Whether you’re expecting your first baby, watching your infant grow into a toddler, or welcoming your second or third, you’re likely bombarded with marketing for a variety of products, many of which you may not even need. If you’re trying to cut down on clutter and are running low on storage space, take a peek at our ten items that you definitely don’t need as a parent of an infant or toddler.
- Wipes Warmers. Isn’t modern technology great? Well, these gadgets actually dry out your baby wipes, and, frankly, when you’re out and about, you won’t have it on hand. Do you want your little one becoming accustomed to a perfectly warmed wipe, and then crying his eyes out when you dare to use a chilly wipe at the mall?
- Talcum Powder. When treating your baby’s bum, using lotions and ointments is a better way to ward off diaper rash than talcum powder. Powder does less to reduce irritation, and can actual produce skin rashes and irritate the lungs.
- Bottle Warmer. Again, like the wipes warmer, a bottle warmer may serve to acclimate your child to warm milk or formula, making feedings on-the-go a lot more difficult.
- Diaper Bag. If you see a diaper bag you like, and want to buy it, don’t let us stop you! But if you’re not in love with the various patterns and fabrics available to you, you can feel free to use any roomy tote bag. Nylon bags from Longchamp are popular, and for those who want something that looks a bit dressier, Madewell makes a terrific leather tote. Do you need to throw some diapers in that bag? Try Skip Hop’s diaper insert for a more organized experience.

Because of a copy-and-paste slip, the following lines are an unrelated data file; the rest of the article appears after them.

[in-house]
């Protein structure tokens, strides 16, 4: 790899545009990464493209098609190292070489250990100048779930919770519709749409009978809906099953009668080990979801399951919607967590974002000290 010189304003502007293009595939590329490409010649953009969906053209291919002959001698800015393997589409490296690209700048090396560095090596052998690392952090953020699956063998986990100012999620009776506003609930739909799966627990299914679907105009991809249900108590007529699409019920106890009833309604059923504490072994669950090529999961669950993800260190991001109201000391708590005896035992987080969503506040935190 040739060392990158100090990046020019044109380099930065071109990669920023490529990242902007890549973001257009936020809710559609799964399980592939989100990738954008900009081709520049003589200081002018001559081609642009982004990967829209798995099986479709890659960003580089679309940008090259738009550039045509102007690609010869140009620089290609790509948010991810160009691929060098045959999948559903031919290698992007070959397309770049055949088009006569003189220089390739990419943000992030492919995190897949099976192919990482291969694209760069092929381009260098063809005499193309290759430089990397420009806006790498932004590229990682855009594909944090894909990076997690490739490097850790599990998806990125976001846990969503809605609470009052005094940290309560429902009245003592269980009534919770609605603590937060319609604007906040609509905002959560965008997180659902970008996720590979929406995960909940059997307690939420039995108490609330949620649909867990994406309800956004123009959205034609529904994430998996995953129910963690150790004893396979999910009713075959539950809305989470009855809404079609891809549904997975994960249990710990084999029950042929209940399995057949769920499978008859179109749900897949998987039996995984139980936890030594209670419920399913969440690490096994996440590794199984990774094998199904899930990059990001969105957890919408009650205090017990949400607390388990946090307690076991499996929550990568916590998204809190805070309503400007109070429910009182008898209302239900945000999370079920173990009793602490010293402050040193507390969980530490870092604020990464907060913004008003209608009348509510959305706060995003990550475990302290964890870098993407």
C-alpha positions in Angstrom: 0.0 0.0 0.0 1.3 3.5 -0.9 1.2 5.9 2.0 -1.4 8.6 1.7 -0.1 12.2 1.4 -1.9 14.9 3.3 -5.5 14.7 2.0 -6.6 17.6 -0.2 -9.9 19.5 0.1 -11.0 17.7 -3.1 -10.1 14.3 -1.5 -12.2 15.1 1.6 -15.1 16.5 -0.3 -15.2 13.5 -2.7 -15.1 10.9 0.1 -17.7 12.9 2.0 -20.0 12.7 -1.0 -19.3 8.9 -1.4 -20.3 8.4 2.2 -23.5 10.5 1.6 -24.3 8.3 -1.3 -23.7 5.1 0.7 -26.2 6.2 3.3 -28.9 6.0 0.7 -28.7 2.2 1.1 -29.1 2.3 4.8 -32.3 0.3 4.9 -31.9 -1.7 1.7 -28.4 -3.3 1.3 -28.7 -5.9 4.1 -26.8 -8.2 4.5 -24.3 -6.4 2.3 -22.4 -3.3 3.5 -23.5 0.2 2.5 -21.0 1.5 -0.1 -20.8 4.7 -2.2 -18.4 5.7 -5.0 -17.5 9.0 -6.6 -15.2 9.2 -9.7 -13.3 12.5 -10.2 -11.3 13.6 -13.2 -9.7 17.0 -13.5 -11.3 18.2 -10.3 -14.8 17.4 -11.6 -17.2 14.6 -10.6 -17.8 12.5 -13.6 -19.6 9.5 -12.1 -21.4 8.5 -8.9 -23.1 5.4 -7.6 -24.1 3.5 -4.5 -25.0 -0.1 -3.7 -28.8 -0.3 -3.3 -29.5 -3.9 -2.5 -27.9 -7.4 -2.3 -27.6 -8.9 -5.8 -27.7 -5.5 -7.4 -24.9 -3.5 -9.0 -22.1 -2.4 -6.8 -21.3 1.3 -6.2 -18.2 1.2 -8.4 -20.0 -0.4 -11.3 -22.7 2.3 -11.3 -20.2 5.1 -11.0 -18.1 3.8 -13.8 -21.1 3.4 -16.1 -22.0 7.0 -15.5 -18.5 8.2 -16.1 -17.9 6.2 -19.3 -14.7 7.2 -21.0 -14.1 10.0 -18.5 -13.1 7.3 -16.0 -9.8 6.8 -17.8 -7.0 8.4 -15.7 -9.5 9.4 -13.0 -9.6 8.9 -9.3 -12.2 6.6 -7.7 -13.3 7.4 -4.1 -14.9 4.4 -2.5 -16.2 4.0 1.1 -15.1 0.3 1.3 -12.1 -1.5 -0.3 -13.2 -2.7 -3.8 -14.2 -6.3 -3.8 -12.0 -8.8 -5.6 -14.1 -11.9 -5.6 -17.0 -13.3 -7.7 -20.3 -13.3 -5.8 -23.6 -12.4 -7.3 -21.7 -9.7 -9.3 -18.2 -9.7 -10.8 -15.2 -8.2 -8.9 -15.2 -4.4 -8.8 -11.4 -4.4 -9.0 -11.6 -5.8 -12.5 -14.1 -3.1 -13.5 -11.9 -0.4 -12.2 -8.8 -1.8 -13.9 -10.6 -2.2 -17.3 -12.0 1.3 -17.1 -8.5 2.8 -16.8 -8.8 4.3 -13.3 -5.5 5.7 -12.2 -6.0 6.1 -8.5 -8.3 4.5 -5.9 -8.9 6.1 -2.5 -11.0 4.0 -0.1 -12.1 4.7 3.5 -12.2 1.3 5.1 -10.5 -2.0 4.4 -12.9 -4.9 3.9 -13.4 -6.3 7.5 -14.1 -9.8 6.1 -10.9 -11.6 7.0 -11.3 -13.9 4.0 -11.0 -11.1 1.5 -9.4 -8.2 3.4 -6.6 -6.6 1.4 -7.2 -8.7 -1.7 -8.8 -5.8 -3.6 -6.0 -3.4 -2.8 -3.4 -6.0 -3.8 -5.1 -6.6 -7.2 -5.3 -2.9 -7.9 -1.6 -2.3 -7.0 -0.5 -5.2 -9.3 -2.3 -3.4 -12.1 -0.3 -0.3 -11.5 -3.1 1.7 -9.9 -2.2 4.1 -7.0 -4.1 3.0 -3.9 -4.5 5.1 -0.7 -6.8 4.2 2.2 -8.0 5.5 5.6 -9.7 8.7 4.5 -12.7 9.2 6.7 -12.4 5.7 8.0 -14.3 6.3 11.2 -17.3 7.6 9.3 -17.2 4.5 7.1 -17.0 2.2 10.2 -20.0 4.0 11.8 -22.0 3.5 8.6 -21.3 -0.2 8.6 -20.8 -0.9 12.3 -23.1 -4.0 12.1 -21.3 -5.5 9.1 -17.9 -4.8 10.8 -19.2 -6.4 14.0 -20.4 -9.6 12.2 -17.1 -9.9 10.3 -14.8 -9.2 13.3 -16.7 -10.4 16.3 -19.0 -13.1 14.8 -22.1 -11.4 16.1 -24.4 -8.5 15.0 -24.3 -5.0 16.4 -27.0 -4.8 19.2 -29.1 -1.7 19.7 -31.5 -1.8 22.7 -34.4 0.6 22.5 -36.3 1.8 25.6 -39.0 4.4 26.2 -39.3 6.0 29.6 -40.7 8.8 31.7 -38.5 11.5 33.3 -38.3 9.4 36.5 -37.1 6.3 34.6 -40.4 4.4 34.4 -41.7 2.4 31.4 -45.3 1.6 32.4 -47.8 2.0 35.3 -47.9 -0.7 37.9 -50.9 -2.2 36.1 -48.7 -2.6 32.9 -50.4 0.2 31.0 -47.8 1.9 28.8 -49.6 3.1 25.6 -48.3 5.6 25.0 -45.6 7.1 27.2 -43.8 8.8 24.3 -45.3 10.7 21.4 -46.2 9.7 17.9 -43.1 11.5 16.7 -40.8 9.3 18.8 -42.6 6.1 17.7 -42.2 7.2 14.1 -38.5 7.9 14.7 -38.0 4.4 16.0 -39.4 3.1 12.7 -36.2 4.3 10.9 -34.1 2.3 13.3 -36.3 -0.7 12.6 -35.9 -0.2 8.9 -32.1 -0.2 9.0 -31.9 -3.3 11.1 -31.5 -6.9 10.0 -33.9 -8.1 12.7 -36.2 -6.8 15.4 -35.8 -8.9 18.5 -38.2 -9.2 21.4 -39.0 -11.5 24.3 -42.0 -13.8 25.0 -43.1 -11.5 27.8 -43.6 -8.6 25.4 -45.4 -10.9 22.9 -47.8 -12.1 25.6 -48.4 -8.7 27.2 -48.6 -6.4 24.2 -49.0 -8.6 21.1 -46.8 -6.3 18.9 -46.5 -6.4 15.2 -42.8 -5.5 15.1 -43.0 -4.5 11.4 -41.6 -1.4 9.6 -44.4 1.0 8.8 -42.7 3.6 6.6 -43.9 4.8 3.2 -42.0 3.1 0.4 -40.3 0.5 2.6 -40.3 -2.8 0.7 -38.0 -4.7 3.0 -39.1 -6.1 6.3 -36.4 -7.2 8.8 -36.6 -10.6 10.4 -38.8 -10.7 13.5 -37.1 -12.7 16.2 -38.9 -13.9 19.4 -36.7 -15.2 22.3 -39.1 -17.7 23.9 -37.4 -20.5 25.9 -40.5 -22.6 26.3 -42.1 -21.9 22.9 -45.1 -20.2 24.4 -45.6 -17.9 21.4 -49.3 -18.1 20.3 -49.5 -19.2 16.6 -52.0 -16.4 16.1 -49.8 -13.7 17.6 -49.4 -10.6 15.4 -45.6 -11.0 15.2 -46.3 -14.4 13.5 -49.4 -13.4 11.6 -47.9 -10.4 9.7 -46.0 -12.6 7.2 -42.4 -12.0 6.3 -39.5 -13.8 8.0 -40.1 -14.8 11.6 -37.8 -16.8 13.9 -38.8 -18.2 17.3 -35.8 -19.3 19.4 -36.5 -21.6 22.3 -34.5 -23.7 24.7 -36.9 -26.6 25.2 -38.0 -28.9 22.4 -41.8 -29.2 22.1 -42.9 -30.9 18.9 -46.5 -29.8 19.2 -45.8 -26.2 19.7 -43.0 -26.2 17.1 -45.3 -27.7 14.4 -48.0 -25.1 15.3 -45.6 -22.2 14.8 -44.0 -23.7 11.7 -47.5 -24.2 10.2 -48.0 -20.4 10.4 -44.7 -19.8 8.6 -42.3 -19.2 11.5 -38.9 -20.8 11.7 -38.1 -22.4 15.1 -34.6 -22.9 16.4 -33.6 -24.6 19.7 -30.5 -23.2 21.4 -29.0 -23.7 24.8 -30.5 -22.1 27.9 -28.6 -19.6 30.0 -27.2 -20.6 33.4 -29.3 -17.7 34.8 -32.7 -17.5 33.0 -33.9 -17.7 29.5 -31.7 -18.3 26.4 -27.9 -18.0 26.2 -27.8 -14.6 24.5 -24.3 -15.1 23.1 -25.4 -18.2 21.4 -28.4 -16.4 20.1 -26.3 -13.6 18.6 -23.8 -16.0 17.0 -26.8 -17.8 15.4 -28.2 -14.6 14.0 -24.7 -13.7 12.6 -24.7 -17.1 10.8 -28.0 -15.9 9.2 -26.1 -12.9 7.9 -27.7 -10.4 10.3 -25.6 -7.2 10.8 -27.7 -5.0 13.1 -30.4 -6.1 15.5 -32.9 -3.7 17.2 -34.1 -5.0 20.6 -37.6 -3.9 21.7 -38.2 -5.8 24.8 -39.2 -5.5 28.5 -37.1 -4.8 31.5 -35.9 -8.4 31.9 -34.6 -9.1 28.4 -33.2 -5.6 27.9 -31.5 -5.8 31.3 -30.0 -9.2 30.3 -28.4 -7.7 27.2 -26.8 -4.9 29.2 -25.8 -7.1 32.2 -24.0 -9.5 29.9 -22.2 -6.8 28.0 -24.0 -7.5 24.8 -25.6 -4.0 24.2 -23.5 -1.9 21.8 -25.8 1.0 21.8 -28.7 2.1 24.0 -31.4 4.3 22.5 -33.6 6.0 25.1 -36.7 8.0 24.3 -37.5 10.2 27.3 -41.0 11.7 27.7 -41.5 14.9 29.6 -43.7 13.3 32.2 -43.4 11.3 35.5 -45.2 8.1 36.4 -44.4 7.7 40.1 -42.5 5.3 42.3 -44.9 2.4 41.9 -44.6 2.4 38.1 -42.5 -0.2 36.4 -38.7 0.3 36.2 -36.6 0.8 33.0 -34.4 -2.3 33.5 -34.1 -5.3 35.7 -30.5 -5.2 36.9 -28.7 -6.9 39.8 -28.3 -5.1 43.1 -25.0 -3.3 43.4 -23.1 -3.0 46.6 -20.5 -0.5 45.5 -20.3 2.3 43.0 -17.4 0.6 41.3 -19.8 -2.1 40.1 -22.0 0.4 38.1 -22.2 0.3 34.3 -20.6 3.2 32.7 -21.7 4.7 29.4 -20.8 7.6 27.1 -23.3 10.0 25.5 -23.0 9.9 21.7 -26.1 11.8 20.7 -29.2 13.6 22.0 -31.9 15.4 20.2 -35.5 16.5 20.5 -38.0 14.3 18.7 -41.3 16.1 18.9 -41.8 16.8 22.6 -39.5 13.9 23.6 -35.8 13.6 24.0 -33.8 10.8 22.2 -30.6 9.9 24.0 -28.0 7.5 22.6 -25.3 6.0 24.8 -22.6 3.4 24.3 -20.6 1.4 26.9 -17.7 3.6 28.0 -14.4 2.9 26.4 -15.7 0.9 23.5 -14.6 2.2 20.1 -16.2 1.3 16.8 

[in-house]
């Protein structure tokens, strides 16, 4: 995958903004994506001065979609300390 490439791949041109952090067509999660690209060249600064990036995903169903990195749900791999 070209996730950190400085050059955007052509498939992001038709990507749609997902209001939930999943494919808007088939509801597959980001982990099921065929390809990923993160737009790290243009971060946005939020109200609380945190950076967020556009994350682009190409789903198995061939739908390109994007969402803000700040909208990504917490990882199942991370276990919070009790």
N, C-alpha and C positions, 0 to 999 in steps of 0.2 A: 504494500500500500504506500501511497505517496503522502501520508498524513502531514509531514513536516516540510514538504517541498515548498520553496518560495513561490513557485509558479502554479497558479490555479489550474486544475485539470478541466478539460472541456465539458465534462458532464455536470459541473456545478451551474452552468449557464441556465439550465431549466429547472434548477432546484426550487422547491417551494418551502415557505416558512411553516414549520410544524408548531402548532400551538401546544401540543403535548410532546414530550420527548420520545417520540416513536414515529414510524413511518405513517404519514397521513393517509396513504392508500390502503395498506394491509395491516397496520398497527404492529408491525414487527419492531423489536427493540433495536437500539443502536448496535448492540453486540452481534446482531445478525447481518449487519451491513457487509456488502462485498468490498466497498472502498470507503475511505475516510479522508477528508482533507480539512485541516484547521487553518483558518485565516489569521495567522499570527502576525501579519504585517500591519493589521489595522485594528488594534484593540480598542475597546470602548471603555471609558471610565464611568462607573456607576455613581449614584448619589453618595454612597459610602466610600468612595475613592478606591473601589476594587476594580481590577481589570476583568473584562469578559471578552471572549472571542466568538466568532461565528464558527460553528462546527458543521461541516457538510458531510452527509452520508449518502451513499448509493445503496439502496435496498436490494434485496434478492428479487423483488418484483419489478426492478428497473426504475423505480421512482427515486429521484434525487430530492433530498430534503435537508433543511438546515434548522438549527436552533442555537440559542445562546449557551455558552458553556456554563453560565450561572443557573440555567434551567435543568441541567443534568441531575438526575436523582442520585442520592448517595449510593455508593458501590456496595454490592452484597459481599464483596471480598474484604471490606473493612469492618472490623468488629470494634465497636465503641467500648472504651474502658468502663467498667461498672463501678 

- Too Much Newborn Clothing. Your tiny newborn baby will look adorable in her new outfits, but don’t buy more than a few newborn onesies and pajamas. She’ll be wearing 3-month sizes before she flashes her first smile.
- Toddler Formula. Formula companies are campaigning to sell toddler formula with promises of vitamins and minerals, but they don’t offer an advantage over cow’s milk.
- Time-out Pad. Time-outs can be effective disciplinary tools, but special pads with timers and flashing lights are unnecessary. It’s consistency that makes the time-out work, not bells and whistles.
- Faucet Extender. A plastic stool is versatile, and will allow your child to reach a variety of high-up locations, including the sink. By the time he’s old enough to wash his hands without assistance, he won’t need the extender.
Which products have you purchased that you later deemed unnecessary? Share your experiences with newer moms and dads who are trying to keep their shopping lists and registries under control!